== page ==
|Analog Line Level Preamplifiers , Passive Pre-amps, Crossovers, etc.|
Please consider donating to help us continue to serve you.
Ads on/off / Custom Title / More PMs / More album space / Advanced printing & mass image saving
||Thread Tools||Search this Thread|
|1st September 2011, 04:49 PM||#1|
Join Date: Dec 2010
Can someone help me make a parallel line level buffer/head phone driver circuit
Hello there. I have a guitar effects kit and I'd like to listen to its line out signal directly through headphones and at the same time send that signal towards an amplifier.
My plan is to split the signal into two. One part is to be amplified and will be used to drive earphones and the other will be buffered (to make up for splitting the original signal) and sent to the guitar amplifier. Before anything else, is this even a good idea?
If it is, I have a couple of questions:
(to warn you guys in advance, I'm a total noob on audio electronics )
For the headphones driver:
-I would be needing a power transistor for this right?
-How much gain would a line level signal need to drive headphones? (what exactly are the voltages involved here?)
-Would I need to use a push-pull amplifier configuration or would a class A amplifier (with biasing) be enough? (would the biasing harm the headphones?)
-I'm sure I'd be needing high input impedance since the signal came from line-out, but would I still need to consider the impedances at the headphone connection end?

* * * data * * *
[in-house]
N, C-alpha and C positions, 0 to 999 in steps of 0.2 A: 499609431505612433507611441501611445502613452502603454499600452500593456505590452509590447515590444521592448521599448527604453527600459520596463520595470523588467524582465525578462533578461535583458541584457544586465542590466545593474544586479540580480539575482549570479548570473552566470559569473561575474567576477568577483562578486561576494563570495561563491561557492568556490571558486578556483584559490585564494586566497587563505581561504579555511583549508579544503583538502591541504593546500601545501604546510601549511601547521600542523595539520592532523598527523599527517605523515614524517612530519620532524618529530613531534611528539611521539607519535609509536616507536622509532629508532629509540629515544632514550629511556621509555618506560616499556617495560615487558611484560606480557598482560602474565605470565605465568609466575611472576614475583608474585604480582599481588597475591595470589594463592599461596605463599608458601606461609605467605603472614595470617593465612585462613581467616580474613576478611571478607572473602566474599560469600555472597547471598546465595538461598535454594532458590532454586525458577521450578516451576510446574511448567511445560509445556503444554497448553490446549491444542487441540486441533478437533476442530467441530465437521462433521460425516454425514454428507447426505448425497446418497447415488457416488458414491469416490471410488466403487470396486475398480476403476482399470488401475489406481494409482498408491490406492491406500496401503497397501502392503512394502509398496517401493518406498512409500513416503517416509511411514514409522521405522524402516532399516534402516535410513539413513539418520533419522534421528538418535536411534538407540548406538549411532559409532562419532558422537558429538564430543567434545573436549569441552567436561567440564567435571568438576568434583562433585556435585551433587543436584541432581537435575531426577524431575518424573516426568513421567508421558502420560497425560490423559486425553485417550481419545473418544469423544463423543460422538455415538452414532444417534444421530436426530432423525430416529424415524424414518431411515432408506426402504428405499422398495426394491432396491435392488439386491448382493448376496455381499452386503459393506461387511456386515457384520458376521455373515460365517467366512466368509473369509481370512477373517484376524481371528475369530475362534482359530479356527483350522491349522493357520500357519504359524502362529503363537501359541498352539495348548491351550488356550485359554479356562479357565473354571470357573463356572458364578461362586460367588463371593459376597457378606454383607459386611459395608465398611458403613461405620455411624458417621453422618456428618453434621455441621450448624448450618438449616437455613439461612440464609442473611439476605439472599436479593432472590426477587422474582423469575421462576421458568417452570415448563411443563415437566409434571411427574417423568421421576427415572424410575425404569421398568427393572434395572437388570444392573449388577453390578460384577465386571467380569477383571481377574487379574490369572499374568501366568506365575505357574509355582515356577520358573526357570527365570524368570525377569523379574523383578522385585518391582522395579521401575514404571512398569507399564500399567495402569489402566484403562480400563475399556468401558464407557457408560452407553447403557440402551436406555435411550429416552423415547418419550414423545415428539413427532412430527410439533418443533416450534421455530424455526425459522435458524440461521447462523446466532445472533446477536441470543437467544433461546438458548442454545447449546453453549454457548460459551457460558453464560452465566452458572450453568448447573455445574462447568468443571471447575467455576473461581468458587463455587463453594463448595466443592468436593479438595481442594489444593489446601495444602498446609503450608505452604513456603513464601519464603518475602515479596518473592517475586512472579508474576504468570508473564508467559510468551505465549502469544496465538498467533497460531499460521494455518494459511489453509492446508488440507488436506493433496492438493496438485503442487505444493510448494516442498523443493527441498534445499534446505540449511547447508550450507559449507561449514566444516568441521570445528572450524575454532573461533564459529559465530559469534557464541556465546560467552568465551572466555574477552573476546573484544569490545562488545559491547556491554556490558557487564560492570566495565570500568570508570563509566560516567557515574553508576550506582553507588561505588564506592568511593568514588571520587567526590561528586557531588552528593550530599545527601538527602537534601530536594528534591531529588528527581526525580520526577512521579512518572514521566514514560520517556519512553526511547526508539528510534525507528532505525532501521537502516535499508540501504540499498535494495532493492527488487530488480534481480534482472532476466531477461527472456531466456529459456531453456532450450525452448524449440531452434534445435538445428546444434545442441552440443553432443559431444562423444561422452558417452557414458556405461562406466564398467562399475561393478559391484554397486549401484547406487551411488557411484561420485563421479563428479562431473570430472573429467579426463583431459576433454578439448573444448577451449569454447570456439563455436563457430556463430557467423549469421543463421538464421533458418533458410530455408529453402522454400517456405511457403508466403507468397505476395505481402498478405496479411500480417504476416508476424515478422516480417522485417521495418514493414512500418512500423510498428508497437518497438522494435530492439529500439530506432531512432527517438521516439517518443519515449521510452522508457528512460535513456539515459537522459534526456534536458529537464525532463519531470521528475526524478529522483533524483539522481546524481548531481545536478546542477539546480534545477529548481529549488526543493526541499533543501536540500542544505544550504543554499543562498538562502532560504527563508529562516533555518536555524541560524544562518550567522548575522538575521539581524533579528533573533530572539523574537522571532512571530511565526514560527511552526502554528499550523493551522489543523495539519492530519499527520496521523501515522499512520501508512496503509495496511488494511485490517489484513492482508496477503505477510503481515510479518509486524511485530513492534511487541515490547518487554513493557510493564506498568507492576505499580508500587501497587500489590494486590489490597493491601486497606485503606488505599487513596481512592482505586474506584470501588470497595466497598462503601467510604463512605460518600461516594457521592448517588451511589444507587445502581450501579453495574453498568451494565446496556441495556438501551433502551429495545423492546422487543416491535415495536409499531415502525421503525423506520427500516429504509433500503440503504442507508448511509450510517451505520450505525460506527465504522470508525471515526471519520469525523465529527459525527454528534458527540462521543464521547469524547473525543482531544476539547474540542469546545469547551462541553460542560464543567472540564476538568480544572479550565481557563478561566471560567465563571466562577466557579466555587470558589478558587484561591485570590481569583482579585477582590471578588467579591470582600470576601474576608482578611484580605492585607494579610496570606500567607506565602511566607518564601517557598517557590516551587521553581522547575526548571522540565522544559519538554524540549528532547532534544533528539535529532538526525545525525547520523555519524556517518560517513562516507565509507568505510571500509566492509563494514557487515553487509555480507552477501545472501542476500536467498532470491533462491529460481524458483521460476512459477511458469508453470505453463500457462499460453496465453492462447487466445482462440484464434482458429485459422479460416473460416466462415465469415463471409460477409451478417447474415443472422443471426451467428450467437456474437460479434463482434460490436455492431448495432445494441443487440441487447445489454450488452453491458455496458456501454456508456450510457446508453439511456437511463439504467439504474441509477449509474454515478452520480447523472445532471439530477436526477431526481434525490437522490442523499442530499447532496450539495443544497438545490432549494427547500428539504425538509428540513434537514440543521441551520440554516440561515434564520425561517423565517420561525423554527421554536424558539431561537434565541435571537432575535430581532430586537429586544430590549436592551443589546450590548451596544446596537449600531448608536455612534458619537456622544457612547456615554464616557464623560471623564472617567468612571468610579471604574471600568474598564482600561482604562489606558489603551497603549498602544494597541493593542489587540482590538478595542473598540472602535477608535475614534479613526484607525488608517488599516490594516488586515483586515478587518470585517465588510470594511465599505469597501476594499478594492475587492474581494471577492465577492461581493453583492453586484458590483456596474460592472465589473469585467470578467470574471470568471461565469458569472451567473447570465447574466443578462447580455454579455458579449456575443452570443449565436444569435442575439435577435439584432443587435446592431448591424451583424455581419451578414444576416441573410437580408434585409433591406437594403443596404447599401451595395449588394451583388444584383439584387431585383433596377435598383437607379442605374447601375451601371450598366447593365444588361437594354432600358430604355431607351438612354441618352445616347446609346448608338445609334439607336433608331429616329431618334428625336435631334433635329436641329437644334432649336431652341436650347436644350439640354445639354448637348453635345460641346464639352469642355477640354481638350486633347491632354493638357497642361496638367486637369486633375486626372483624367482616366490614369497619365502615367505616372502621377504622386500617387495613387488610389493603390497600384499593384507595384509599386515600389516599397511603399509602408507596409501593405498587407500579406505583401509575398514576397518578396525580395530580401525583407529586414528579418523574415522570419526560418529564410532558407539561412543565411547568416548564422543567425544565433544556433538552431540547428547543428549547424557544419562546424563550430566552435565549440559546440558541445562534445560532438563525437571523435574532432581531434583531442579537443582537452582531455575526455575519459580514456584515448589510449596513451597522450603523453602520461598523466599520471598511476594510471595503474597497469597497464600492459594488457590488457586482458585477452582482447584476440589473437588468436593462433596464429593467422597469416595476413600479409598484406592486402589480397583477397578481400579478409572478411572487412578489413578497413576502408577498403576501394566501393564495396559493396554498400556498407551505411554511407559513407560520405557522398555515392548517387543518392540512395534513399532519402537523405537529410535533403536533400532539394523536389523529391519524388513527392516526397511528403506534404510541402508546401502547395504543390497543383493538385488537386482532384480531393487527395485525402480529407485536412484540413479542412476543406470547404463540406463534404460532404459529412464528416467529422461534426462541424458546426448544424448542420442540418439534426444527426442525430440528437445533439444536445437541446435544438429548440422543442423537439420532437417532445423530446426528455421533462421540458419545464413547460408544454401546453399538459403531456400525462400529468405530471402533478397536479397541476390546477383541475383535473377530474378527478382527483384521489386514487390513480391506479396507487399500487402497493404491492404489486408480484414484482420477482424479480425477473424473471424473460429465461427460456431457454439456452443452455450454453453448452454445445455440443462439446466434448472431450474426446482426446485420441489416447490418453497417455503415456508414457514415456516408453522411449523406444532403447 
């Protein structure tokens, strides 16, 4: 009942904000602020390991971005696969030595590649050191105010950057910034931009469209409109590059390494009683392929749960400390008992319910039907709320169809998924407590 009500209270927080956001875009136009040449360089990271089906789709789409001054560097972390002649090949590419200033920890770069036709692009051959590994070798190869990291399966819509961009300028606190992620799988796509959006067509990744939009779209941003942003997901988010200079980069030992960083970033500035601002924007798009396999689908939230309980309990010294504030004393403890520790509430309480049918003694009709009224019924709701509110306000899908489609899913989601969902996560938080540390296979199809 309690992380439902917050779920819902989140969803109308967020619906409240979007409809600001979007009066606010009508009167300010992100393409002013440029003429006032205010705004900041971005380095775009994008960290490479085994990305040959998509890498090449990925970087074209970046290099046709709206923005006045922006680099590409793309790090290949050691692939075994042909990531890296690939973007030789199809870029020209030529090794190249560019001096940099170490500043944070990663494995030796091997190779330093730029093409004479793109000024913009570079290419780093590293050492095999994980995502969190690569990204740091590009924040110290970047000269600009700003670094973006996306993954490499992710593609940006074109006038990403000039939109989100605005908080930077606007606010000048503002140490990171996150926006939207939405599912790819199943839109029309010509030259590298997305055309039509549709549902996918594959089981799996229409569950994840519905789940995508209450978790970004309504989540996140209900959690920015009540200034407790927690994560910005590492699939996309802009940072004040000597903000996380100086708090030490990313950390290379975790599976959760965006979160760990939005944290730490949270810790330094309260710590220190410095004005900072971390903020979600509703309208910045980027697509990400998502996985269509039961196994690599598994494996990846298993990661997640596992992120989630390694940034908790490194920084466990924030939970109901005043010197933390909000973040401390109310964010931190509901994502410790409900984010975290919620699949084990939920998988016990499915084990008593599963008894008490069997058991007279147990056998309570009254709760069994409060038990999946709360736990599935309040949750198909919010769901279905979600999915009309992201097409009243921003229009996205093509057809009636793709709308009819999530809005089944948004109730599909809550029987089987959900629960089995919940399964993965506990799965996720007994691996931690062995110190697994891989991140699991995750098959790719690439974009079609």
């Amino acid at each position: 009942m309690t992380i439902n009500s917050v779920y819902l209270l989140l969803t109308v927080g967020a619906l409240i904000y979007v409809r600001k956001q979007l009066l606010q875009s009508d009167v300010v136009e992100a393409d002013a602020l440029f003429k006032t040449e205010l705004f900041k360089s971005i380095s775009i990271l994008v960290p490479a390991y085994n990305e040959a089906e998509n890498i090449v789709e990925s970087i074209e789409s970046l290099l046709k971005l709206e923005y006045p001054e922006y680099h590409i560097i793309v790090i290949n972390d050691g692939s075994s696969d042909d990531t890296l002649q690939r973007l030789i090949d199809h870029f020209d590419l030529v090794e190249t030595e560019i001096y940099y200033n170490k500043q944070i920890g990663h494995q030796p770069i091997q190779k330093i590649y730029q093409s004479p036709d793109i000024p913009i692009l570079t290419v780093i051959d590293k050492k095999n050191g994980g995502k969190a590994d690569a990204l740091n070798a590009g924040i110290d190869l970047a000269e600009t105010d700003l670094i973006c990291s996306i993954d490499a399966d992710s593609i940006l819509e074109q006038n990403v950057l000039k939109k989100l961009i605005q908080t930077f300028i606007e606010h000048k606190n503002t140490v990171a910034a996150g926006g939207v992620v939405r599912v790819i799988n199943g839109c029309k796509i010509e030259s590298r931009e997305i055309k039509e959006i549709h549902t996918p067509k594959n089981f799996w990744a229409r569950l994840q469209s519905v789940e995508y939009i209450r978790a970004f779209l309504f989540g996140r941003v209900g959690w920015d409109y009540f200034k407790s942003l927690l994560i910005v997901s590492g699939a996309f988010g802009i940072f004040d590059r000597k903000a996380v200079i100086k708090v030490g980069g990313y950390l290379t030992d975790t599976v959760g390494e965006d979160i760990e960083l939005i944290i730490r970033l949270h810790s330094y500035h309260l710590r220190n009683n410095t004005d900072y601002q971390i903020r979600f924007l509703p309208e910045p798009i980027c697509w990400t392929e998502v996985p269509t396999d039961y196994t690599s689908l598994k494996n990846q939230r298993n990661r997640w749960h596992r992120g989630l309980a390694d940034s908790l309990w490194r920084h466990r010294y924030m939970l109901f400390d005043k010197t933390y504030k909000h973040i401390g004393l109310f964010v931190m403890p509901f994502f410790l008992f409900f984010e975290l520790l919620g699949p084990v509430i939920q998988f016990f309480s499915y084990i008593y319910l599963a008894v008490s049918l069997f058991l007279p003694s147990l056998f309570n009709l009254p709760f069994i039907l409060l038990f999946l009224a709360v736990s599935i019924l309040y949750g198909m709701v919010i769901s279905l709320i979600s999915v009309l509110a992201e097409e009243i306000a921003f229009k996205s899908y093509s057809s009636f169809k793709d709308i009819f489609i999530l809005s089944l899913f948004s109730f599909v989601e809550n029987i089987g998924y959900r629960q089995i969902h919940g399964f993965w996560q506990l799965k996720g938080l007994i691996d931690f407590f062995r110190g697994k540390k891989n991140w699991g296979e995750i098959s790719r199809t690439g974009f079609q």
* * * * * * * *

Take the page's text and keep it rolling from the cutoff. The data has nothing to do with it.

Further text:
For the line level buffer:
-What is the line level voltage range?
-A single op amp buffer would do right?
-I'm guessing you'd need an op amp with very good frequency response but would a 741 do?
-would I still need to adjust the input and output impedances provided by the op amp?
|3rd September 2011, 06:12 PM||#2|
Something like this can be as simple or complex as you want to make it...
If the line output signal is fine as it is now then nothing need be done there.
An opamp will drive h/phones if you have a reasonable supply voltage... it's not the best way perhaps but it will work just fine. An opamp as a h/phone driver would present a very high impedance across the line level feed... so no problem there. You could buffer the line feed if you wanted but there is no real need. A 741 isn't the best choice but again it will work. And its easily substituted too if you wanted better later on. Stereo or mono ? Single opamps or duals ?
I mentioned supply voltage... that's important. Higher the supply the easier this is. Driving h/phones with a 741 on a low supply won't work as the output will be low. This is because the opamp needs its output "padding" with a series resistor and this causes a loss of available voltage across the load.
Line output levels vary, there is no standard. A CD player puts out a maximum of 2 volts RMS as a typical figure. A 1970/80 's cassette deck or tuner might be nearer 0.5 to 1 volt maximum... both are called line levels.
Post #2 here gives some actual measured voltages needed to drive h/phones. This is a discrete h/phone amp and designed to run on a low single supply rail which made the design a bit of a challenge.
GERMANIUM Single ended Class A Headphone Amp.
A simulation free zone. Design it, build it, test it.
|Thread Tools||Search this Thread|
|Thread||Thread Starter||Forum||Replies||Last Post|
|class A Line level buffer||Bonsai||Analog Line Level||13||19th March 2011 04:52 PM|
|RIAA Article and Line Level Buffer||Bonsai||Analogue Source||3||22nd February 2011 02:02 PM|
|Universal Class A line Level Buffer||Bonsai||Solid State||2||22nd February 2011 06:09 AM|
|Simple Line level buffer/active crossover?||gregorx||Subwoofers||37||28th July 2008 05:56 PM|
|Line level op amp buffer||hags||Chip Amps||1||16th March 2007 10:22 PM|
|New To Site?||Need Help?|